Much confusion exists regarding the meaning of “impairment” as used for Clean Water Act Section 303(d) listing. In terms of water quality condition, “impairment” is not a “one size fits all” concept. The degree of water quality impairment ranges from slight to severe. Severe water quality problems, although rare, do continue to occur in Iowa. Most of the impairments on Iowa’s draft list of impaired waters, however, do not indicate severely or grossly polluted conditions. Often, the difference between assessing a waterbody as “impaired” versus “fully supported” can come down to contaminant levels in only one of 36 monthly samples or the absence of a few key aquatic species in a stream. Iowa’s water quality standards and numeric water quality criteria—which are the basis for identifying impairments—are designed to be protective of the beneficial uses designated for Iowa’s streams, rivers, and lakes. These criteria are set to warn of potential water quality problems well before anything approaching “grossly polluted conditions” occurs. Many waters assessed as “impaired” for aquatic life uses often continue to support a moderately healthy and diverse aquatic community. Also, the designated recreational uses of many Iowa waters—especially rivers and streams—are impaired by high levels of indicator bacteria, but reports of waterborne illness related to these high levels of bacteria have been extremely rare in Iowa over the last 40 years.
The list of impaired waters is only as inclusive as the various water quality (WQ) monitoring networks in Iowa. In general, when the amount of monitoring data increases, the number of waters on the Impaired Waters list also increases. The identification of impairments is also strongly tied to the state’s water quality standards; therefore, because Iowa does not yet have numeric WQ criteria for nutrients or sediment/siltation, identification of such impairments is relatively rare. Additionally, because Iowa’s WQ Standards also lack criteria for turbidity, any lake or wetland impairments attributed to algae (chlorophyll) or non-algal turbidity are based on violations of the state’s narrative standards protecting against “aesthetically objectionable conditions”. Eventual adoption of numeric criteria for nutrients, chlorophyll, and/or turbidity will likely result in a substantial increase the number of waterbodies on Iowa’s future lists of impaired waters.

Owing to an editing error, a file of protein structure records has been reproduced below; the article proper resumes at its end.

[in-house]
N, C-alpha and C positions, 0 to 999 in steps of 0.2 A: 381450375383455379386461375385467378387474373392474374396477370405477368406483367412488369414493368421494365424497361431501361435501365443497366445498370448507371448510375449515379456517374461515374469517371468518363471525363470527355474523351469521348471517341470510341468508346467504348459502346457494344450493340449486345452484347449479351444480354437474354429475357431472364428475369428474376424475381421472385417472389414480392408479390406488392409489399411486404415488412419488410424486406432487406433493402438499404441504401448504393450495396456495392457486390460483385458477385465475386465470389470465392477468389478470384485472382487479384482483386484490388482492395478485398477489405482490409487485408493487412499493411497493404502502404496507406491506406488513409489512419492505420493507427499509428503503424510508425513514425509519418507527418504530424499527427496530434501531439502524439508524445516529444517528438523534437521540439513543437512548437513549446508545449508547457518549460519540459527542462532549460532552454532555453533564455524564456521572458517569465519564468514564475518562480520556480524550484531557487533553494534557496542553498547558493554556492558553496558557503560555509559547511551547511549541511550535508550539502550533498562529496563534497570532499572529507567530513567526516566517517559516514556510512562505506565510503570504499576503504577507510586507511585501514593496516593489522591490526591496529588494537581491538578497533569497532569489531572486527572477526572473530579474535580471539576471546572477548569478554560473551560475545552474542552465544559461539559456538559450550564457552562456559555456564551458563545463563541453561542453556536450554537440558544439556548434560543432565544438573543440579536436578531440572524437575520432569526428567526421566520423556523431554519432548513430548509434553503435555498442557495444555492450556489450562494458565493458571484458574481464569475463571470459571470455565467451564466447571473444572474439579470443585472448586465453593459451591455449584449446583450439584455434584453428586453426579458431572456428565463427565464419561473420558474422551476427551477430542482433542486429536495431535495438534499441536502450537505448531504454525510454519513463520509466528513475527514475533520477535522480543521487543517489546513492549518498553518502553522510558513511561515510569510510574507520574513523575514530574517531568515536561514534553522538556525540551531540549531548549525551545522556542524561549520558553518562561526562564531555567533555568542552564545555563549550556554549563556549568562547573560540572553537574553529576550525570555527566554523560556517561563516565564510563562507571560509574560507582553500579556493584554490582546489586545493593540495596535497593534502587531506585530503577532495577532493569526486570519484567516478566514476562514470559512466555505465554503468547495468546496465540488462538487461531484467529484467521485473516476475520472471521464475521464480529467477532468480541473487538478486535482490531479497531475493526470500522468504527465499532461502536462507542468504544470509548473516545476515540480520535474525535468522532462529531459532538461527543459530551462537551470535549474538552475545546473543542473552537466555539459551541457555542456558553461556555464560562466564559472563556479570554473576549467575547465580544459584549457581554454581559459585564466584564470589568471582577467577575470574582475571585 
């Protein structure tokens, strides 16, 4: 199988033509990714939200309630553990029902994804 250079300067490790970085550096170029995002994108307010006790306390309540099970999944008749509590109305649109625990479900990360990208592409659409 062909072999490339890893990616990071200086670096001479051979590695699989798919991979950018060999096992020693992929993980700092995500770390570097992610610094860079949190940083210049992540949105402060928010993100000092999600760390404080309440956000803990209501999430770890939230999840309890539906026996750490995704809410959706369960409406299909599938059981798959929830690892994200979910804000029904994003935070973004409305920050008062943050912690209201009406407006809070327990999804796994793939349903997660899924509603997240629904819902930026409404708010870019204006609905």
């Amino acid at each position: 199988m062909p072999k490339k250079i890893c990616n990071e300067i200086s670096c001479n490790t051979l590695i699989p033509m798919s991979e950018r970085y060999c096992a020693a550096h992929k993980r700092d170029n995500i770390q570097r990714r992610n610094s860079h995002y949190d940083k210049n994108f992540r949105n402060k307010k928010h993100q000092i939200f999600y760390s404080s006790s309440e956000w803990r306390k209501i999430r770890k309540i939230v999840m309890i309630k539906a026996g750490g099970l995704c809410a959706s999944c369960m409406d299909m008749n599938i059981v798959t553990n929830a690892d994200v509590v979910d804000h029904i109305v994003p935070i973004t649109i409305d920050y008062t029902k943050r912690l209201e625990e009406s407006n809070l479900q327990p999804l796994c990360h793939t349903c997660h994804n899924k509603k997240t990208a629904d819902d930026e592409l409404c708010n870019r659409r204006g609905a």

A state’s Section 303(d) list of impaired waters is, in part, an accumulation of impairments identified in past listing cycles. Once added to a state list, the impairment is likely to remain on the list. In general, impairments are identified faster than impairments are removed through the TMDL process or due to water quality improvement. Thus, number of impaired waters on state lists tends to increase over time. Also, as more state waters are monitored over time, the number of impairments continues to increase. While states can easily add new impairments, U.S. EPA carefully scrutinizes any state proposal to remove (de-list) impairments from a Section 303(d) list and sometimes rejects state recommendations for de-listing. In addition, a large proportion of impairments (bacteria and biological impairments) are related to non-point sources of pollution. Unless a state has authority and the means to reduce levels of non-point source pollution, the NPS-related impairments will likely continue to reside on the state’s list of impaired waters.
According to U.S. EPA regulations, impairments can only be removed from a state list for specific reasons, including (1) more recent data showing that the impairment no longer exists, (2) discovery of an error in the data or rationale for the original listing and (3) preparation and approval of a total maximum daily load (TMDL) that identifies sources of pollutant loadings and reductions in loadings necessary to fully attain applicable water quality standards. A primary mechanism for removing waters from Iowa’s list of impaired waters has been preparation and U.S. EPA approval of TMDLs.